Egyptian Terrorist Linked to Benghazi Attack
10:06 AM, Nov 8, 2012 • By THOMAS JOSCELYN
Citing the Egyptian Interior Ministry, Al Hayat reported that Shehato and two of his accomplices were arrested while attempting to “slip through the Egyptian-Libyan border with [large] quantities of money and different currencies.”
The Muhammad Jamal Network
A second al Qaeda-linked, Egyptian jihadist who has been connected to the Nasr City cell is Muhammad Jamal. The Wall Street Journal was first to report that terrorists trained in Jamal’s Libyan camps are suspected of taking part in the assault on the U.S. consulate in Benghazi.
Like Shehato, Jamal was an EIJ leader under Ayman al Zawahiri. Jamal reportedly “petitioned” Ayman al Zawahiri to create his own al Qaeda affiliate and has received cash from al Qaeda in the Arabian Peninsula (AQAP). Jamal’s liaison to al Qaeda’s emir was the aforementioned Mohammed al Zawahiri.
Since the Wall Street Journal’s initial account, the New York Times has also reported that members of Jamal’s network took part in the Benghazi attack. CNN has referred to Jamal's organization as “an Egyptian jihad network” and also pointed to its role in the September 11, 2012 terrorist attack in Benghazi.
In 2007, Jamal was one of several imprisoned jihadists who signed a statement rebutting Sayyid Imam al Sharif’s ideological criticisms of al Qaeda. Sharif (a.k.a. Dr. Fadl), who was previously an ideological mentor to Ayman al Zawahiri, criticized al Qaeda’s slaughter of Muslims. While al Qaeda is frequently criticized by outsiders, Sharif’s criticisms were especially damaging as they came from a man with a long al Qaeda pedigree. Accordingly, Sharif received a harsh backlash from al Qaeda.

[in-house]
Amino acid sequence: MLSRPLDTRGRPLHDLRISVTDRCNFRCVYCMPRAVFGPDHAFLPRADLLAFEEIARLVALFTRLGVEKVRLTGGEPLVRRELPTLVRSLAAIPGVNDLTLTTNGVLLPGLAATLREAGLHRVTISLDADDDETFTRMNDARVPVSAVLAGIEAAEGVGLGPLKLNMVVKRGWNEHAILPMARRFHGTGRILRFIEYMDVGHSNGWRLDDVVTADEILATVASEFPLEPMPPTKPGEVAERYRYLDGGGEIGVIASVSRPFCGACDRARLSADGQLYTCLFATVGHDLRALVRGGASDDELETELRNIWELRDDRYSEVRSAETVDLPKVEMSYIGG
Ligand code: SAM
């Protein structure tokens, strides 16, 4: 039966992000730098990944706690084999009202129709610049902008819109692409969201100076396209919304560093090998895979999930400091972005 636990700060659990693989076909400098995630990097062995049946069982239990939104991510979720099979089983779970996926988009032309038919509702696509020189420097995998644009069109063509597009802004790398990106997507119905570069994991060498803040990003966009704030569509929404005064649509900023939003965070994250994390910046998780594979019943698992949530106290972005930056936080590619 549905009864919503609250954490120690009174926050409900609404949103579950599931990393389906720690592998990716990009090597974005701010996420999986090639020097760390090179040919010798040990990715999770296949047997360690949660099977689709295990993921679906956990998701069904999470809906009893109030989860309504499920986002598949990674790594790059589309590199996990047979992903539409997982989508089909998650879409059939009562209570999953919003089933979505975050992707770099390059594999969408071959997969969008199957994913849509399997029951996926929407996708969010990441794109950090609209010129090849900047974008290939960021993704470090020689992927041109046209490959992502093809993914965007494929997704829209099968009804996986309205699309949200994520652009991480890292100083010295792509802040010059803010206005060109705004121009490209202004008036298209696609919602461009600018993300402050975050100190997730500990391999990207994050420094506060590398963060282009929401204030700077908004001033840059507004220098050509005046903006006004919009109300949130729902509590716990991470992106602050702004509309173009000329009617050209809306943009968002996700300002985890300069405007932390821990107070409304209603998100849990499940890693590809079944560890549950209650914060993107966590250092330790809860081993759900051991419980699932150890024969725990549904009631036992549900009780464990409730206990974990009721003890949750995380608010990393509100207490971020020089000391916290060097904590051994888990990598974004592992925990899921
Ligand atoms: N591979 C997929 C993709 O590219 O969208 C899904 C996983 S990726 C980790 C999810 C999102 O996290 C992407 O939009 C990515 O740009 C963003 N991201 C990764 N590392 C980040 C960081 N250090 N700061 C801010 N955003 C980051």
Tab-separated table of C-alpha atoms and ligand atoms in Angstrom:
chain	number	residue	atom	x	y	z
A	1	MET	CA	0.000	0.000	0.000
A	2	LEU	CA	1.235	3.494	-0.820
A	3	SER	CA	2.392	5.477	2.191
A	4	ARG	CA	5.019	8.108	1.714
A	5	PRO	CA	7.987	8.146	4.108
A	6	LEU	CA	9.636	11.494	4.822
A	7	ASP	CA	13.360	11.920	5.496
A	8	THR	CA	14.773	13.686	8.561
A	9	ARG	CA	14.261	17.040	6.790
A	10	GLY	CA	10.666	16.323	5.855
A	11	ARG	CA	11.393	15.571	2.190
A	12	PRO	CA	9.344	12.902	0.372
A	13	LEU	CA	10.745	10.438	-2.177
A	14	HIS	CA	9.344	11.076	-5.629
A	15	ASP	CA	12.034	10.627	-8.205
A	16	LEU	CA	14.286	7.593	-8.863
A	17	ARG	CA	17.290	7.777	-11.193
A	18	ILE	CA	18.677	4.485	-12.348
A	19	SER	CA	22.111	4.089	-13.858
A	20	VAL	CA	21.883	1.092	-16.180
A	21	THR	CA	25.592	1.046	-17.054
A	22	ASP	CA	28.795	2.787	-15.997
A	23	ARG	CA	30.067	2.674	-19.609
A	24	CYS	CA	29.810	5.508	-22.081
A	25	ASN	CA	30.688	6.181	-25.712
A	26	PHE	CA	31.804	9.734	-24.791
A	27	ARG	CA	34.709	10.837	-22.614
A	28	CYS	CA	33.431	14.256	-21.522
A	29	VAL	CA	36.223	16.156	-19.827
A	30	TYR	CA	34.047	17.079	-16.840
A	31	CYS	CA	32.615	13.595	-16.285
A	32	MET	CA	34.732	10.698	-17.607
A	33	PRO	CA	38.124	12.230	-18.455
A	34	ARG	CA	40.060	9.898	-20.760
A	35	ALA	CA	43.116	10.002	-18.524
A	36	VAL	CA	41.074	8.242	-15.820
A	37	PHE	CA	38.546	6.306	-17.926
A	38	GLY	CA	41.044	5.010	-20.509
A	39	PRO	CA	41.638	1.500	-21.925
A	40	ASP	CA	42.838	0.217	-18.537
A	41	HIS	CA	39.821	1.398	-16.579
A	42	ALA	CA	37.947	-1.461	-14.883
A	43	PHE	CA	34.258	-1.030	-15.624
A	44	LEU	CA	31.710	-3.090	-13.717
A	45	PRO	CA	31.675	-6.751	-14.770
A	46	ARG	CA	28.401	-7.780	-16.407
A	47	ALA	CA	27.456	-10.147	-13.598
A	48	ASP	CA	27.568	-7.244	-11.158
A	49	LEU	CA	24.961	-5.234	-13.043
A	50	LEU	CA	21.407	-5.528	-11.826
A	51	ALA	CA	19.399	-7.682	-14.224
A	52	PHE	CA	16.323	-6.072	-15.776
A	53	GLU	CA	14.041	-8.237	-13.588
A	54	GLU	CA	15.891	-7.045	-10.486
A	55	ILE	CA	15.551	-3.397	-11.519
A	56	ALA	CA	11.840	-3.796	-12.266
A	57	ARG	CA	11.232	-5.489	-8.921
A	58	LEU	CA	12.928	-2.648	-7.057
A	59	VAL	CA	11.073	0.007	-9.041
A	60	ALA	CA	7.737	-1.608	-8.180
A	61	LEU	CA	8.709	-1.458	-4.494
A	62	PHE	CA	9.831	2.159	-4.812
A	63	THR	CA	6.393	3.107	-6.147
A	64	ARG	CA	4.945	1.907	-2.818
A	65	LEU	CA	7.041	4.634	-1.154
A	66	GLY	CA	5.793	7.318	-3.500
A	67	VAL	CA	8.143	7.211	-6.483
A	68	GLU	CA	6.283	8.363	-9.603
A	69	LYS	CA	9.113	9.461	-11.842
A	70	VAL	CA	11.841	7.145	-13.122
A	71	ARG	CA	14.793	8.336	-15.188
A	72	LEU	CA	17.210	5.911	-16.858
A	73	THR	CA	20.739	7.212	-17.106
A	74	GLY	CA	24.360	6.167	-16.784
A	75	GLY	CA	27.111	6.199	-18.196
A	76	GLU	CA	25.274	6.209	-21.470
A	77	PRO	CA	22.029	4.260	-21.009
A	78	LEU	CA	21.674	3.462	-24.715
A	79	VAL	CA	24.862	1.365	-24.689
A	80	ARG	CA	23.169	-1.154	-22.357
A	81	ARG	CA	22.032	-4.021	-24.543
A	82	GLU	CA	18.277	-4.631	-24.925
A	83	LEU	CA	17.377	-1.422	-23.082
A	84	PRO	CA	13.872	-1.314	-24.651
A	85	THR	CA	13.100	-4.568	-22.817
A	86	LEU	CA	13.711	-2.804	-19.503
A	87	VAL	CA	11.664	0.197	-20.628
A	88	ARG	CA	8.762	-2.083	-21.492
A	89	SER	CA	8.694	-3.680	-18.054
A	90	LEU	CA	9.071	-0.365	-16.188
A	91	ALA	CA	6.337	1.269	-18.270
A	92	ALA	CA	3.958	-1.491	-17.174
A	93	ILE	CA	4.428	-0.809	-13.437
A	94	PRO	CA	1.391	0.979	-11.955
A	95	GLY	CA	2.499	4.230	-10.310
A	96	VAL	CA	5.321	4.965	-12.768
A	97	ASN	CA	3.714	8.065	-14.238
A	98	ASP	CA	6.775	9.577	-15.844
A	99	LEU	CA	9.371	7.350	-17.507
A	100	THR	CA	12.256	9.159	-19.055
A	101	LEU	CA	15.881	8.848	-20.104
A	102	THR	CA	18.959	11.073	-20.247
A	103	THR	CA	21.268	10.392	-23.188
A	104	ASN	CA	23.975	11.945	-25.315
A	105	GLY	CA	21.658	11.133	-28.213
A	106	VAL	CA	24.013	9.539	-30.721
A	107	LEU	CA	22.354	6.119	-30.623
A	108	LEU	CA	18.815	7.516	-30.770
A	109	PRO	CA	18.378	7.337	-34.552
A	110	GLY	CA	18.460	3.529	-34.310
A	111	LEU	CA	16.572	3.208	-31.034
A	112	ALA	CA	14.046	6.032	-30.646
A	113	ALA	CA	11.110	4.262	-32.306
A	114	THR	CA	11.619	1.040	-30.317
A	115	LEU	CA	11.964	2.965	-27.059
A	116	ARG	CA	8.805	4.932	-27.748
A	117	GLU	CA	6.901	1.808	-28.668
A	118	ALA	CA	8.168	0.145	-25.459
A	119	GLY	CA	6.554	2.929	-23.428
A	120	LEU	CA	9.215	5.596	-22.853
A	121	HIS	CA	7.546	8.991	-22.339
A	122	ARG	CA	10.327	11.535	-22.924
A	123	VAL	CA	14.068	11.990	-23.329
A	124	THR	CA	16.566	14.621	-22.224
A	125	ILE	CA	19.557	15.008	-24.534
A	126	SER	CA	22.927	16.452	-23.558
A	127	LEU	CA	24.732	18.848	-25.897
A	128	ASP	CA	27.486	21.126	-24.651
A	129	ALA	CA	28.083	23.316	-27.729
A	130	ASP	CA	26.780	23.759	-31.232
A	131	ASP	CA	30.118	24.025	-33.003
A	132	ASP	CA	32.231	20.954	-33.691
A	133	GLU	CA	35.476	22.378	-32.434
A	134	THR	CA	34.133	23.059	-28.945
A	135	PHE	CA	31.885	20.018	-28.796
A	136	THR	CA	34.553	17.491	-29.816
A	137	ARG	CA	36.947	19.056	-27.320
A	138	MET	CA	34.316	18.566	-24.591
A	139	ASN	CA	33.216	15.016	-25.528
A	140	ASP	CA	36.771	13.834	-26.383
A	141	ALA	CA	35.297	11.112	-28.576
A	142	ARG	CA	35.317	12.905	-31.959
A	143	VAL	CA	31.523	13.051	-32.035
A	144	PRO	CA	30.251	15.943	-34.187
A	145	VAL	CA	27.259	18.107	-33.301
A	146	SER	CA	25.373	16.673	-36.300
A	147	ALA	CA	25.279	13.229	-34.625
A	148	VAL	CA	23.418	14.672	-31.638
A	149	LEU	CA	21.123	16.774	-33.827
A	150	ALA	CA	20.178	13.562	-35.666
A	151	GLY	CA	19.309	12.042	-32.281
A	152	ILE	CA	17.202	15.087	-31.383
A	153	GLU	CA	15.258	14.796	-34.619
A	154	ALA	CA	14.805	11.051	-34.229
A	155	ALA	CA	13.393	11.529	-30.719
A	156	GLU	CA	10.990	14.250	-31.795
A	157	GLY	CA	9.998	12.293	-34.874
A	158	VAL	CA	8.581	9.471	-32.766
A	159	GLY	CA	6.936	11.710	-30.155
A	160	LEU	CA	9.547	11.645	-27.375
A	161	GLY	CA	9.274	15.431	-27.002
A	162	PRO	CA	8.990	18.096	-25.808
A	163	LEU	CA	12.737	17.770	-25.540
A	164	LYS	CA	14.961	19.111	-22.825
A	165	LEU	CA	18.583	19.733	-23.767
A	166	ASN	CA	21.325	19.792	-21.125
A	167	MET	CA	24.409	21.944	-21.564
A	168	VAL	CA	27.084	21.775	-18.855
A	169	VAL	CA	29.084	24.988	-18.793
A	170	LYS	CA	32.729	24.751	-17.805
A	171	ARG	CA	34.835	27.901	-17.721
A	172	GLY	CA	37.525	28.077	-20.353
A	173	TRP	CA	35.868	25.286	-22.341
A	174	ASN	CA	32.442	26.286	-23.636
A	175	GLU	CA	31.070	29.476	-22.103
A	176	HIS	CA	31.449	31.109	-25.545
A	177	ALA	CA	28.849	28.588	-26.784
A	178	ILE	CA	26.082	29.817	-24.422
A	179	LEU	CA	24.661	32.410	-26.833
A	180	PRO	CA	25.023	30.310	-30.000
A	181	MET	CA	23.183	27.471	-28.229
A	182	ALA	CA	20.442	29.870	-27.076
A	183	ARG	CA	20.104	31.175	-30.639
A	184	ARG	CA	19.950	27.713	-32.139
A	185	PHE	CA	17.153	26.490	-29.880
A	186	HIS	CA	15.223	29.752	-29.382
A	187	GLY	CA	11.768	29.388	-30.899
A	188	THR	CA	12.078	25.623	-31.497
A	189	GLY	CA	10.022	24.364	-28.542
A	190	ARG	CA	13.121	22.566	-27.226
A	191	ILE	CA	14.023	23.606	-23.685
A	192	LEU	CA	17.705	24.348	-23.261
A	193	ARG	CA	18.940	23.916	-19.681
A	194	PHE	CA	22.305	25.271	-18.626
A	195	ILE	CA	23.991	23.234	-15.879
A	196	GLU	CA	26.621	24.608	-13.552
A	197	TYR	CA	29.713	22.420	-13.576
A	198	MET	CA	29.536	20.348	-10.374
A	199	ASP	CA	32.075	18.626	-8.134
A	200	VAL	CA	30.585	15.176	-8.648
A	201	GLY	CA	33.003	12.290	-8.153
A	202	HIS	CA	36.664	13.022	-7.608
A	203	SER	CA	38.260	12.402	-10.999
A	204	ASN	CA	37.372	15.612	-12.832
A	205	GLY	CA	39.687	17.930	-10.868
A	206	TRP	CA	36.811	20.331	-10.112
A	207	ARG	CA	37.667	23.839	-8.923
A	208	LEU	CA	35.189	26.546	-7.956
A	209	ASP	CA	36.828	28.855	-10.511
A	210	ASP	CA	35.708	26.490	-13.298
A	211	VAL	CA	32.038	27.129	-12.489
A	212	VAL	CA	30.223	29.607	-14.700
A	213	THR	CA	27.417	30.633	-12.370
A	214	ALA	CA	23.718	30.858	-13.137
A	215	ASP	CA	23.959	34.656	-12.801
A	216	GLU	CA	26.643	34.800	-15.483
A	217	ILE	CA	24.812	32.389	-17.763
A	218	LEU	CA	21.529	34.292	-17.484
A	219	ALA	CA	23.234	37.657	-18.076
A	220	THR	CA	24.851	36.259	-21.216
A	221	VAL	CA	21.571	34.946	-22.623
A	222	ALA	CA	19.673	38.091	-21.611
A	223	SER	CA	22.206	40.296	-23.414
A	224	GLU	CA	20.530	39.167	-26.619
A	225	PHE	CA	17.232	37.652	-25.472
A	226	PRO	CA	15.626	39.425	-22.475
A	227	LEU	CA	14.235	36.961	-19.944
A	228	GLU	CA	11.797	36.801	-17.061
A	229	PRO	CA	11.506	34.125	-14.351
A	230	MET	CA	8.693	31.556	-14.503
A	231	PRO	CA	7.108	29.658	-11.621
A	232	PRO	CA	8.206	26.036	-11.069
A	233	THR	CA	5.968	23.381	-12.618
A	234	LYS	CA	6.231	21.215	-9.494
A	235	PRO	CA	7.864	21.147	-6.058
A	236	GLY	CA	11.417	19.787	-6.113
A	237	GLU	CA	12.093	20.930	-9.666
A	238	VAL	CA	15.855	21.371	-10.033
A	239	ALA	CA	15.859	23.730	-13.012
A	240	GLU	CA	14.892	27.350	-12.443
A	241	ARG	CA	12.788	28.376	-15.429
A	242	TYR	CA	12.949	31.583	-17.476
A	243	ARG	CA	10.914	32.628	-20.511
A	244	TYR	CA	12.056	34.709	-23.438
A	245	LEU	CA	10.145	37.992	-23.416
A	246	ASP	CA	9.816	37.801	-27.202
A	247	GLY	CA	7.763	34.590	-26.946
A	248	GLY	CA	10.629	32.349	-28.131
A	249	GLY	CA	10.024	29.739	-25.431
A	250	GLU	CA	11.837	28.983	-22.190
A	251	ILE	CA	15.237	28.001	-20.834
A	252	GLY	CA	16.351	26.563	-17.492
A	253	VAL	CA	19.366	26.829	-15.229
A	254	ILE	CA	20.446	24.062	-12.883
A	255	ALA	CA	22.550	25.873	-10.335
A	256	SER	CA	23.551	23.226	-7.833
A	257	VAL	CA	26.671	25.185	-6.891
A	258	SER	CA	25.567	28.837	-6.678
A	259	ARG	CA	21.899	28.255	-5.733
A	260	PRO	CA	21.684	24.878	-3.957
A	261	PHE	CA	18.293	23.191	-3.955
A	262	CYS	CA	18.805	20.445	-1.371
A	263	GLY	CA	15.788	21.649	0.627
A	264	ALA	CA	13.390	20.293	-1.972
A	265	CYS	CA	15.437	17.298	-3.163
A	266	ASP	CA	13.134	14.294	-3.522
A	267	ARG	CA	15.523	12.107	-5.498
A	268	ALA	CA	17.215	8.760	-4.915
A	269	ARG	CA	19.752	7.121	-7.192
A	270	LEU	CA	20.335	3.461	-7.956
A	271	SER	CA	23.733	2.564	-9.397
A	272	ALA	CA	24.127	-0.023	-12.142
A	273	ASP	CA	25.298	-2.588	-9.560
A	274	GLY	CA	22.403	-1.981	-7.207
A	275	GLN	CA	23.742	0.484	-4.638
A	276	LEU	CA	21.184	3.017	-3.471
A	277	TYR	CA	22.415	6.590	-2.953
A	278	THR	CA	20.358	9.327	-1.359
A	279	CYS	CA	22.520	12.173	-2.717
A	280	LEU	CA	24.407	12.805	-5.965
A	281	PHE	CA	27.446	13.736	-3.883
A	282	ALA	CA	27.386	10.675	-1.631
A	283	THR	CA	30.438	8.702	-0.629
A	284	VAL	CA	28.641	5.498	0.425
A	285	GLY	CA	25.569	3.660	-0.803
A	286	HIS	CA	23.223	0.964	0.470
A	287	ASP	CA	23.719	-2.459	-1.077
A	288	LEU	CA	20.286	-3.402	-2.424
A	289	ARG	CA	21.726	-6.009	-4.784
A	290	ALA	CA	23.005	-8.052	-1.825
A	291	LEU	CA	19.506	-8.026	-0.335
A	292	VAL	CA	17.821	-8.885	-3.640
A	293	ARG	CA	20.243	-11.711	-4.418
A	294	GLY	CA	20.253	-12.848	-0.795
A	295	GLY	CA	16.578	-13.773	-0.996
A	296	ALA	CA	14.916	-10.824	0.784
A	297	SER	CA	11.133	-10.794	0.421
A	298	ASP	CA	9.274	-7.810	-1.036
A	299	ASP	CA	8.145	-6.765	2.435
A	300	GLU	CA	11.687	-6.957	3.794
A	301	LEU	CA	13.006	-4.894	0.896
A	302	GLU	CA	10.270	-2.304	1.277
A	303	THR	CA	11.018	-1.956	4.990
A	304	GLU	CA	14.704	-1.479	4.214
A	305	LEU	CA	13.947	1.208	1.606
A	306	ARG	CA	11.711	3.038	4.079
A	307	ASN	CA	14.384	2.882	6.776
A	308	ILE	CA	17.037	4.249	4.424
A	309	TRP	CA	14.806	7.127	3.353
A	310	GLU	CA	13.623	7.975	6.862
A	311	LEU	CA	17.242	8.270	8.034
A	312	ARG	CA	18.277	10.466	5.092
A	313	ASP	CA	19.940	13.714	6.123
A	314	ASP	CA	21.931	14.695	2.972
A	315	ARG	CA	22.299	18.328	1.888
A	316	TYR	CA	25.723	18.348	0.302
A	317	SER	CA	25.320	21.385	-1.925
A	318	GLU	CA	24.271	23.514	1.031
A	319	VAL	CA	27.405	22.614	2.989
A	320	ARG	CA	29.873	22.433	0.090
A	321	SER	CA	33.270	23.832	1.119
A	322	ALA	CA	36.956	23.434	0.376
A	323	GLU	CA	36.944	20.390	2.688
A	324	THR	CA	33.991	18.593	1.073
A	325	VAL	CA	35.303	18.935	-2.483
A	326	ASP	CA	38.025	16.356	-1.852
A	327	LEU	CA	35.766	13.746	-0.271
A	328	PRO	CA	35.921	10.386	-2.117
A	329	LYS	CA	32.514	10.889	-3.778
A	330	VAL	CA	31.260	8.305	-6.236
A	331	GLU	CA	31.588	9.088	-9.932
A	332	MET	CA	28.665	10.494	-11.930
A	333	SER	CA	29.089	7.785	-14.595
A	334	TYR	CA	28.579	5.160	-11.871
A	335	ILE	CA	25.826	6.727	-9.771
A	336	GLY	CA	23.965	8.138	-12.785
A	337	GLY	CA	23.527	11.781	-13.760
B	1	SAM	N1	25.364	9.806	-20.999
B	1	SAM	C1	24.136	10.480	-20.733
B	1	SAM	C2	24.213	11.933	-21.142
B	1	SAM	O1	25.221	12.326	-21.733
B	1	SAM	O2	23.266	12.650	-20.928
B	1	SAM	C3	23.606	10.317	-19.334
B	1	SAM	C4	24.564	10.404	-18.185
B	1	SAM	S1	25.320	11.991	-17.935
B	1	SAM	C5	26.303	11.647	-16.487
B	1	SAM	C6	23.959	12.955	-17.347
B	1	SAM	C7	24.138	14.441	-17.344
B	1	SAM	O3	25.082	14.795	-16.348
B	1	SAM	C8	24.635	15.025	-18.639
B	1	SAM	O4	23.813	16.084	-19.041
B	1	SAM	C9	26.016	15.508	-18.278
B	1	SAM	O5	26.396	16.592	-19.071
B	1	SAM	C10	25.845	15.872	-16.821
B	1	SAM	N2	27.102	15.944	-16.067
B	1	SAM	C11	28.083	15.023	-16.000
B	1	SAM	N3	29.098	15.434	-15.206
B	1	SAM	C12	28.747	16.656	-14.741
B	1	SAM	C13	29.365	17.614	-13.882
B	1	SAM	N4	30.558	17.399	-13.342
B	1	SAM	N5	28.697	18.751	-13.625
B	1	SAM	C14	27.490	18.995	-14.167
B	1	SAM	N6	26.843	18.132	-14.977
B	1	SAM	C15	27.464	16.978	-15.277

Jamal and his allies sought to rebuff Sharif from behind bars as well. “We support all jihad movements in the world and see in them the hope of the nation and its frontlines toward its bright future,” their statement read. “We say to our Muslim nation that no matter how long the night may last, dawn will emerge.”
In addition to Jamal, several others signed the statement, including Mohammed al Zawahiri, Sheikh Tawfiq al 'Afani, and Ahmed 'Ashoush. All three of these co-signatories helped incite protests over the anti-Islam video “Innocence of Muslims” in Cairo.
Some Arabic publications have labeled Jamal an outright al Qaeda operative. Citing “security sources,” Al Hayat reported the Egyptian “investigations revealed that [Jamal] had close links to Al Qaeda leader Ayman al Zawahiri, who assigned him to lead the organization in Egypt and Libya.” Jamal, Al Hayat continued, “has masterminded several operations carried out during the last period, particularly in Libya and Yemen, upon Zawahiri's instructions, and that he got the green light to carry out further jihadi operations in Egypt and Libya.”
Egyptian authorities continued to investigate Jamal’s ties to the Nasr City cell.
We are left with a conspicuous set of dots connecting al Qaeda-linked extremists, the September 11 protest in Cairo, and the terrorist attack in Benghazi.
These dots have received far too little attention here in the U.S.
Thomas Joscelyn is a senior fellow at the Foundation for Defense of Democracies.
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